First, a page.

Written by Missy Johnston

Bora Bora Island, French Polynesia

Bora Bora, French Polynesia

A French Polynesian luxury yacht charter from Tahiti to Bora Bora features some of the most alluring locations one could hope to see on a single vacation. The archipelago known as the Society Islands contains famous French Polynesian gems such as Tahiti, Bora Bora, and Moorea.

There is far more to experience on this island chain than to enjoy the scenery, swim in the sparkling waters, and admire the mountains from a distance. Exploring these stunning islands reveal the area’s unique culture and activities.

The Society Islands are known for “Black Gold,” which refers to the black vanilla beans that give Tahaa the nickname of The Vanilla Island, and black pearls, which are spectacular and beautiful alternatives to traditional cream-colored or pink pearls.

Visiting a vanilla plantation and a black pearl farm reveals how these famous exports are grown and harvested for the rest of the world to enjoy. Black pearl items made locally sell for a fraction of the price they command anywhere else in the world.

Here are the highlights of what there is to see and do when visiting each island on a private crewed yacht charter of the Society Islands of French Polynesia.


Tahiti - French Polynesia

Tahiti – French Polynesia

Tahiti is the largest and best-known of the Society Islands.

Its volcanic mountain ranges covered in lush forests, clear blue waters, and sparkling white sand beaches have all graced many postcards, making Tahiti the iconic island paradise most people think of when they dream about visiting French Polynesia.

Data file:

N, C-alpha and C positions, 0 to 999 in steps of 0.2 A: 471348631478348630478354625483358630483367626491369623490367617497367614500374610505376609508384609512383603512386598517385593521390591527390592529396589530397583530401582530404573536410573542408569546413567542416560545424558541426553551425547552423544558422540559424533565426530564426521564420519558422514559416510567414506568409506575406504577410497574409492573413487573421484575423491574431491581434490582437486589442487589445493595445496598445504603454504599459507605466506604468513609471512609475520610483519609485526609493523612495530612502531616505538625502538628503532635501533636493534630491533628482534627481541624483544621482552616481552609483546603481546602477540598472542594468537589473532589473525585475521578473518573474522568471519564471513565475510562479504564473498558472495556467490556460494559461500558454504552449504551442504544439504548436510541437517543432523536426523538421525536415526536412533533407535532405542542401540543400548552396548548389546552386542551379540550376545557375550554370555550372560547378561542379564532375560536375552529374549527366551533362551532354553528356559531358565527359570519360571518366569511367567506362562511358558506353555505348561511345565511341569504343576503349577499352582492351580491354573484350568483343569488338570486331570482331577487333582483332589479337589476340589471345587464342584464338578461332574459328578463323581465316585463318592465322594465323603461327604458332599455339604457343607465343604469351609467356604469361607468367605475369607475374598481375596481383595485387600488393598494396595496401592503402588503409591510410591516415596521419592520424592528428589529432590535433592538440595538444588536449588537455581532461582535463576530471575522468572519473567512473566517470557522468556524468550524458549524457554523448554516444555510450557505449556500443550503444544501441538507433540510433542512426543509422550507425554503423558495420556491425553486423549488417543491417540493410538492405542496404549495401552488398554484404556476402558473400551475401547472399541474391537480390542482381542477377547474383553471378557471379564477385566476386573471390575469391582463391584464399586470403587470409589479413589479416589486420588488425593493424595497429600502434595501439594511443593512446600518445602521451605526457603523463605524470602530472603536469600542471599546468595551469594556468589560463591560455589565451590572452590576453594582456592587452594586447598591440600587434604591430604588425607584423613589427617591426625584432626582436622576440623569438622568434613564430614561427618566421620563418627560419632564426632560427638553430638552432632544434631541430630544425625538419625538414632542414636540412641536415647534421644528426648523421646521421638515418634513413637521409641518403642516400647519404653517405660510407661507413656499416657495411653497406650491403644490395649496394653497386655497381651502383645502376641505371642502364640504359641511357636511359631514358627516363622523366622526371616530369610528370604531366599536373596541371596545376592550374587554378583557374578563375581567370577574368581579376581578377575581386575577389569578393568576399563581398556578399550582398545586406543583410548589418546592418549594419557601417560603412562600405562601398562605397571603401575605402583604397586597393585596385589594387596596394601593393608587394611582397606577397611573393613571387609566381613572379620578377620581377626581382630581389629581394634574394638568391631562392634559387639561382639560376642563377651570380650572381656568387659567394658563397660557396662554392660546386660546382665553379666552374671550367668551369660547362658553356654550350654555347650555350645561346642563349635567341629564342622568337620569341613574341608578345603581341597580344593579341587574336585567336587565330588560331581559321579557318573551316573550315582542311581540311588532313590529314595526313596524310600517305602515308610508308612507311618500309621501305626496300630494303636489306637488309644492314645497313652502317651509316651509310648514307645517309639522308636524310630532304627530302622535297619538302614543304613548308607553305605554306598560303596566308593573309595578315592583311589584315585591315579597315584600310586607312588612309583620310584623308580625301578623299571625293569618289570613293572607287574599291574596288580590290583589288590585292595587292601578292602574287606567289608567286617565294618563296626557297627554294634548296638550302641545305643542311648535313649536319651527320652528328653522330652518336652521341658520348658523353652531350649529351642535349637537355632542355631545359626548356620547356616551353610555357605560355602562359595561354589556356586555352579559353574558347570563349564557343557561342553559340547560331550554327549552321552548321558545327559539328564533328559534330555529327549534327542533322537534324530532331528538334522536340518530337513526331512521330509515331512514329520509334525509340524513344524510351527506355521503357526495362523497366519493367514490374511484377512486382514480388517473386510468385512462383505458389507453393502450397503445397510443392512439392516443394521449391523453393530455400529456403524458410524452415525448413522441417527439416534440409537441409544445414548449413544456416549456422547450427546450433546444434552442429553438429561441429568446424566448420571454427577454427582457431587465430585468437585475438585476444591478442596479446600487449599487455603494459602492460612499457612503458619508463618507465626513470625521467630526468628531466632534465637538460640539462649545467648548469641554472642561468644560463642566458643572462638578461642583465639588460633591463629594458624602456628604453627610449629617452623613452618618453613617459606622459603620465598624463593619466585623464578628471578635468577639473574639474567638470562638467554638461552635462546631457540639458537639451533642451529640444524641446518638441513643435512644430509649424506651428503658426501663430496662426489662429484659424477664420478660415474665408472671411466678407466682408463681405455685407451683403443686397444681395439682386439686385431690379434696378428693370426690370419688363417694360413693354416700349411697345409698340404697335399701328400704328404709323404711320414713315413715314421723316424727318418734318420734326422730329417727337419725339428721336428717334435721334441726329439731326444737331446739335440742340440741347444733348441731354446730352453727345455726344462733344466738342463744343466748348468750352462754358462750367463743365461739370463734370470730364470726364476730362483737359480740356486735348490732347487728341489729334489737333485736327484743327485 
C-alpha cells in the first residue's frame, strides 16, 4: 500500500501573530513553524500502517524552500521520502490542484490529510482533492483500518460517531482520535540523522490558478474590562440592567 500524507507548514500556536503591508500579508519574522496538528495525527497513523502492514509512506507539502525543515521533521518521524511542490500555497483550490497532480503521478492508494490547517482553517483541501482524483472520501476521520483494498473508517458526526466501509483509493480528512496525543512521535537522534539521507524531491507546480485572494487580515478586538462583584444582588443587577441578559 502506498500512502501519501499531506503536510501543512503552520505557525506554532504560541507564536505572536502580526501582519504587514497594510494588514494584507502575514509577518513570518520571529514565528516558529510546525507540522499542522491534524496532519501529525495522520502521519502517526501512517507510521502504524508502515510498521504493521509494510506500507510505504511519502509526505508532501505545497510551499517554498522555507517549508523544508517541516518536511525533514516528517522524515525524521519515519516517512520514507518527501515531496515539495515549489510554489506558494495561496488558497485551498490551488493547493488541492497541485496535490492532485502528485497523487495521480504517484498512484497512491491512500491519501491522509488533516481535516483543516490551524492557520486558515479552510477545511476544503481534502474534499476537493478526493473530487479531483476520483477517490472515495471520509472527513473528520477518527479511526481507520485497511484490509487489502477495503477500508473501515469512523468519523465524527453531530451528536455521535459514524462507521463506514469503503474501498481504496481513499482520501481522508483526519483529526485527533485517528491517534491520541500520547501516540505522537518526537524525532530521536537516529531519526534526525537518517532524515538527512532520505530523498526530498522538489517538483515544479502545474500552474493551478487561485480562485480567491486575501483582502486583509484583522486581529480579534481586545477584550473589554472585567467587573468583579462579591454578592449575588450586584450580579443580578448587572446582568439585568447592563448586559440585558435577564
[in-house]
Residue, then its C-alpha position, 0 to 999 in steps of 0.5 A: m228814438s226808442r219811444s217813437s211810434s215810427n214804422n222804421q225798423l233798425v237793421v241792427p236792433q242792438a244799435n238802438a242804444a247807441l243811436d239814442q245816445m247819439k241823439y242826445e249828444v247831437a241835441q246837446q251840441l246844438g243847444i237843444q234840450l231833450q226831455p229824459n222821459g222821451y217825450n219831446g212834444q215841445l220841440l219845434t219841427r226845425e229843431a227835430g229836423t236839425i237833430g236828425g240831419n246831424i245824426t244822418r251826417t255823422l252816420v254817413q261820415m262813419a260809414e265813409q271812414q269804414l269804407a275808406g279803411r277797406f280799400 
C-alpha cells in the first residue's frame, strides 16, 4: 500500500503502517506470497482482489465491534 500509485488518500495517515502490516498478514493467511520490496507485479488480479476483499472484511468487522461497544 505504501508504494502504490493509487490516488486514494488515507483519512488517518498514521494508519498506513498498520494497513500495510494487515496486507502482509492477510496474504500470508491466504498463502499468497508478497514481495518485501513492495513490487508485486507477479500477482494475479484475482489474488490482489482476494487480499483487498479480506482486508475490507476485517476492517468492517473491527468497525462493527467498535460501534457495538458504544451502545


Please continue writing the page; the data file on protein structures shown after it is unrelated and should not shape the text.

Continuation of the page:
Coral Reef - Tahiti - French Polynesia

Coral Reef in Tahiti, French Polynesia

Tahiti has its share of natural beauty, but the island also has interesting destinations, including The Gauguin Museum, the Harrison W. Smith Botanical Garden, and the Museum of Tahiti and Her Islands.


Moorea island french polynesia lagoon aerial view


Moorea is a volcanic masterpiece of an island with centuries of fascinating history. The best way to explore this history is to visit the many marae, which are what the locals call the archaeological ruins of the island’s ancient temples.

These massive stone temples—some are 4000 square feet or more—were the sites where Moorea’s settlers, the Maohi, worshiped their gods and held tribal meetings to discuss important matters.

Moorea Beach and Palm French Polynesia

Moorea Beach

The fascinating relics of the marae show a society that valued land ownership by paying homage to ancestors and used natural resources to sustain a lifestyle where the people lived in harmony with the land. The darker side of the Maohi appears in ruins that suggest they also practiced human sacrifice, and that the ruling class relied upon the backbreaking efforts of the working classes.

Today’s Moorea is very different from the Moorea of centuries past, but locals still try to preserve their history through careful retention of the marea that are remaining.


Huahine, French Polynesia

Huahine, French Polynesia

If there were ever a perfect example of a laid-back island paradise, it would be Huahine. With lush mountain forests, clear turquoise waters, a lovely and immersive local culture, and only one island town, Huahine is a gem.

Sail boat anchored in Huahine, French Polynesia

Huahine, French Polynesia

A popular activity on Huahine is feeding the Sacred Blue-Eyed Eels in the river by Faie village. Rumored to host the souls of islanders who have passed on, these blind, blue-eyed creatures can only be found in this one spot in the world. Bring sardines—or other tasty eel snacks—and watch the eerie spectacle as the eels come out to dine.